Next up was the Youth Male category. Straight out the gate, Wideopen Mag rider Andrew Georgeson laid down a hugely impressive time of 5:03.4, putting him over three seconds ahead of second place Lewis Duncan's 5:06.5. Unfortunately for Duncan, his second run was not to be a redemption, as a small miscalculation sent him nose heavy over the first jump of the infamous "motorways" which ended with him being closely acquainted with the ditch. Fortunately Lewis walked away unscathed, still finishing his run. Cory Muir took third with a time of 5:19.9, narrowly beating out Benjamin Wipat who was just 0.1 seconds behind.

Andrew had this to say following taking home the win:

"Scottish Champs on the iconic Fort Bill track never disappoints. Chuffed to bring home the jersey and get a PB on the track! Cheers SDA for putting on such a good event!"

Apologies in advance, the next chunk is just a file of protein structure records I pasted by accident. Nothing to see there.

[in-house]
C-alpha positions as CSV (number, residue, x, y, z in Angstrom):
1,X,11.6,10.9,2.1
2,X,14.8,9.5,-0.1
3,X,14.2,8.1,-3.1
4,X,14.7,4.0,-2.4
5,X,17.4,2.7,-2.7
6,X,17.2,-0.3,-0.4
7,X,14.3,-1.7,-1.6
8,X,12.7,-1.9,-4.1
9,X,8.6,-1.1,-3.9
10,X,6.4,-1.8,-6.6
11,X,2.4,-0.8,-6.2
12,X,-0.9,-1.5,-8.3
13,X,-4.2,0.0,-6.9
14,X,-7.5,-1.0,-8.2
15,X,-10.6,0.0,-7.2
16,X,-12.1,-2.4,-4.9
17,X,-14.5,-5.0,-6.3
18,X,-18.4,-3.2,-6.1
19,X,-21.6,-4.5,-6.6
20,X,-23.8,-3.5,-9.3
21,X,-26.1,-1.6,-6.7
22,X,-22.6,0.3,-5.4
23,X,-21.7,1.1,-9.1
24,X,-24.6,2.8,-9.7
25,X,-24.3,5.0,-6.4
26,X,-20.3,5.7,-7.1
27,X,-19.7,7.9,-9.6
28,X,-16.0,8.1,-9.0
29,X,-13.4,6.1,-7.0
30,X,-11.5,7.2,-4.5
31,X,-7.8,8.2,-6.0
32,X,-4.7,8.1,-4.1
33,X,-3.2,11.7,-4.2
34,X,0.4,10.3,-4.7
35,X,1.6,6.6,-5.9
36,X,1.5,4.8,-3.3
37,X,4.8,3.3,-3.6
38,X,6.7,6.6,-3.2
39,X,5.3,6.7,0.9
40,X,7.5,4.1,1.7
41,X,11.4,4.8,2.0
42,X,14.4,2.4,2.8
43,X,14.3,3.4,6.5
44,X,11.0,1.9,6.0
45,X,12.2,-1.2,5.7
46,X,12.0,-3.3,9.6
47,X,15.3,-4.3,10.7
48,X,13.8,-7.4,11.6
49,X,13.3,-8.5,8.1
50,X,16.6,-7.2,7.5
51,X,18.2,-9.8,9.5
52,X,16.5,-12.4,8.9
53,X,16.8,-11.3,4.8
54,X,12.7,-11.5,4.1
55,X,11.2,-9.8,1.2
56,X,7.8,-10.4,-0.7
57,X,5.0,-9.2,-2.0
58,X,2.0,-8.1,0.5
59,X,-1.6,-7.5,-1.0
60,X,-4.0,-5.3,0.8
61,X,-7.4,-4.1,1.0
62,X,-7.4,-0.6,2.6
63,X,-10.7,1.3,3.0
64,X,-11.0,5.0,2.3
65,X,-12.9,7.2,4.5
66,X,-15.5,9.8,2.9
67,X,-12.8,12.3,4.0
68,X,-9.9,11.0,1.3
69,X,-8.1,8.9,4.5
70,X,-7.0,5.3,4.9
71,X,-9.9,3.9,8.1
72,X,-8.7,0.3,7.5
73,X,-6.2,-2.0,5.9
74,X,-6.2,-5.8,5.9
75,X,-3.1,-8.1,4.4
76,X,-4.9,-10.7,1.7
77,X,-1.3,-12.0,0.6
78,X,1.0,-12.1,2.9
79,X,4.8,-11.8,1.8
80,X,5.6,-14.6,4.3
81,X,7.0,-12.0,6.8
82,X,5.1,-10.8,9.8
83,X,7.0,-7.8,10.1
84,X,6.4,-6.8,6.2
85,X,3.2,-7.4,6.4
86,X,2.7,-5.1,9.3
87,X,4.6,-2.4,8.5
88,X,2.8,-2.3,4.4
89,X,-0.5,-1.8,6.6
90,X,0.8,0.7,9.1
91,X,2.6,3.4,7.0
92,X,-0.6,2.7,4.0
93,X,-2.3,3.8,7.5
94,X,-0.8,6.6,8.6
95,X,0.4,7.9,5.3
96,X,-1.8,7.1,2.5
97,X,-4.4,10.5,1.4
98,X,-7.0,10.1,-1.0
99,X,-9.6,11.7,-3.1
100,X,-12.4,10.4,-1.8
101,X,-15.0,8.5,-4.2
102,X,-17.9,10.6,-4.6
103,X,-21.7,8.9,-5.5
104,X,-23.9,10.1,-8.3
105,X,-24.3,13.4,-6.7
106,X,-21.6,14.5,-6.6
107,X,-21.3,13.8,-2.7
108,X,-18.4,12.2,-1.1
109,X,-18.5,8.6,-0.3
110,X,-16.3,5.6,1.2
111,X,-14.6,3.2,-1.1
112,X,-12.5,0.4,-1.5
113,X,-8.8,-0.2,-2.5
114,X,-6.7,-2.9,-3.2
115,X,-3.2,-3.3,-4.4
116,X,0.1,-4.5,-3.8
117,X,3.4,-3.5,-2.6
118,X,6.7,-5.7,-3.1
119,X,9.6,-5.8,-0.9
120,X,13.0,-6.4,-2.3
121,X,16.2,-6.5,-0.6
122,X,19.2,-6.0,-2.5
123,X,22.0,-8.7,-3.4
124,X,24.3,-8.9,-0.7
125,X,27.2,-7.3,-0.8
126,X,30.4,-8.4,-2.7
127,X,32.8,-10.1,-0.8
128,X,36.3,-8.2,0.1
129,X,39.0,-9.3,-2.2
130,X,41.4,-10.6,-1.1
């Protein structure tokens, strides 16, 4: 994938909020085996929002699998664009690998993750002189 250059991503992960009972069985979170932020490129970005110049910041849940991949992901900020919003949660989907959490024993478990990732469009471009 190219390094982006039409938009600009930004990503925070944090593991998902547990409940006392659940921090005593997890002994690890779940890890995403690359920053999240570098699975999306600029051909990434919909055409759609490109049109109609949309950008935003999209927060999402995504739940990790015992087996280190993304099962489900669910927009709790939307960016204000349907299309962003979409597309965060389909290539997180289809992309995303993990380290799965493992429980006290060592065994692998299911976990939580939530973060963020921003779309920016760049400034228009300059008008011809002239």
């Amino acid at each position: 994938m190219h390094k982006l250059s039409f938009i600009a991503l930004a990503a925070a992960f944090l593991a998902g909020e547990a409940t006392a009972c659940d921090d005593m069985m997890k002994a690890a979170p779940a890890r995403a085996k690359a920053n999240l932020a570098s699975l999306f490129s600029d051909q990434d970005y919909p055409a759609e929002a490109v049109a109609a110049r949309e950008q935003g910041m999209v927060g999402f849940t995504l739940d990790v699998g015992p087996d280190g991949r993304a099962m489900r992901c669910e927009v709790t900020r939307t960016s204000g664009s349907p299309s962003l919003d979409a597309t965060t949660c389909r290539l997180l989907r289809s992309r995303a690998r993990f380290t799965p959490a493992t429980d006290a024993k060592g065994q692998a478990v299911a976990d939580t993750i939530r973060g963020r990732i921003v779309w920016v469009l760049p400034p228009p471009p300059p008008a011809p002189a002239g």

For the Youth Females, Aimi Kenyon confidently rode her way into the lead, taking the category win with a 5:51.2, over 20 seconds ahead of second placed Nina-Yves Cameron's 6:13.1. Taking the bronze for the Youths was Freya Watt with a 8.06.5.

The next category down the hill was Junior Males. Kicking things off was 50to01's William Brodie, laying down a time of 4:51.7, a time that would have placed him high in elite. Hot on his heels was Douglas Goodwill with another impressive time of 4:56.6. Goodwill was closely followed by 555 Gravity Racing teammate Ryan Brannen, with a 4:57.4. Brodie was a bit lost for words following his efforts: "Not sure what to say, but I'm just happy to come away with the title. It's been a big year with racing world cups, so was mint to come back on home soil and win."

Junior Females was taken by Bethany McCully of Orange Fox Bikes, with her time of 6:15.3. The silver was taken by Fin Campbell and her 7:57.8. Similarly to Juvenile Females, there were not enough eligible riders to fill bronze.

In the Male Master Category, Cameron Turnbull set a 5:28.3, taking first by a comfortable margin ahead of Lewis Crolla's 5:38.0. A very evenly spaced podium for masters, as third was claimed by Ryan Smillie with a 5.48.4.